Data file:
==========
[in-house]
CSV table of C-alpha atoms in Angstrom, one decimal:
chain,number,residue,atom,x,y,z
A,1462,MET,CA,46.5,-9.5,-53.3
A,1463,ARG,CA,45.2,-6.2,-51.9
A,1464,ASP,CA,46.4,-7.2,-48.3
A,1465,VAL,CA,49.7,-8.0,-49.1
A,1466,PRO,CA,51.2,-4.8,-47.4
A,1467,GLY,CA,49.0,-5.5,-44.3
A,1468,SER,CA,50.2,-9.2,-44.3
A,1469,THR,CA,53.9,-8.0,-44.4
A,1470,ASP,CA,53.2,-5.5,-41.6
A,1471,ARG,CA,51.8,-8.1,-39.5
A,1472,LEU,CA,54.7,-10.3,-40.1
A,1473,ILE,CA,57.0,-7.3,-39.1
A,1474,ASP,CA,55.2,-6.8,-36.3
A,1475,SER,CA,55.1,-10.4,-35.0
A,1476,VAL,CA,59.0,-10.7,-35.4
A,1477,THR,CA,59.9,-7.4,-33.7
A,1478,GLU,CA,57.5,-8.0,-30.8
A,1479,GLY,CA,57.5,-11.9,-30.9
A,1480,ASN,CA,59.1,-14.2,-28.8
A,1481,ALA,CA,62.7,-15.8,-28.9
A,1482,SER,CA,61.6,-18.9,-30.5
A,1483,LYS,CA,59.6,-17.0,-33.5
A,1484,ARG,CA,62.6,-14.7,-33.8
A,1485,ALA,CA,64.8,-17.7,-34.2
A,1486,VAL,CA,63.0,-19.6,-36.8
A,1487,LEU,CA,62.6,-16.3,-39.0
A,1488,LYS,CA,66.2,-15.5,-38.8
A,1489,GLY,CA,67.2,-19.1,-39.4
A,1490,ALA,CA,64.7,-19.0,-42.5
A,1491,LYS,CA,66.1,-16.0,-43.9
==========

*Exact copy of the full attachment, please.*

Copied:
[in-house]
CSV table of C-alpha atoms in Angstrom, one decimal:
chain,number,residue,atom,x,y,z
A,1462,MET,CA,46.5,-9.5,-53.3
A,1463,ARG,CA,45.2,-6.2,-51.9
A,1464,ASP,CA,46.4,-7.2,-48.3
A,1465,VAL,CA,49.7,-8.0,-49.1
A,1466,PRO,CA,51.2,-4.8,-47.4
A,1467,GLY,CA,49.0,-5.5,-44.3
A,1468,SER,CA,50.2,-9.2,-44.3
A,1469,THR,CA,53.9,-8.0,-44.4
A,1470,ASP,CA,53.2,-5.5,-41.6
A,1471,ARG,CA,51.8,-8.1,-39.5
A,1472,LEU,CA,54.7,-10.3,-40.1
A,1473,ILE,CA,57.0,-7.3,-39.1
A,1474,ASP,CA,55.2,-6.8,-36.3
A,1475,SER,CA,55.1,-10.4,-35.0
A,1476,VAL,CA,59.0,-10.7,-35.4
A,1477,THR,CA,59.9,-7.4,-33.7
A,1478,GLU,CA,57.5,-8.0,-30.8
A,1479,GLY,CA,57.5,-11.9,-30.9
A,1480,ASN,CA,59.1,-14.2,-28.8
A,1481,ALA,CA,62.7,-15.8,-28.9
A,1482,SER,CA,61.6,-18.9,-30.5
A,1483,LYS,CA,59.6,-17.0,-33.5
A,1484,ARG,CA,62.6,-14.7,-33.8
A,1485,ALA,CA,64.8,-17.7,-34.2
A,1486,VAL,CA,63.0,-19.6,-36.8
A,1487,LEU,CA,62.6,-16.3,-39.0
A,1488,LYS,CA,66.2,-15.5,-38.8
A,1489,GLY,CA,67.2,-19.1,-39.4
A,1490,ALA,CA,64.7,-19.0,-42.5
A,1491,LYS,CA,66.1,-16.0,-43.9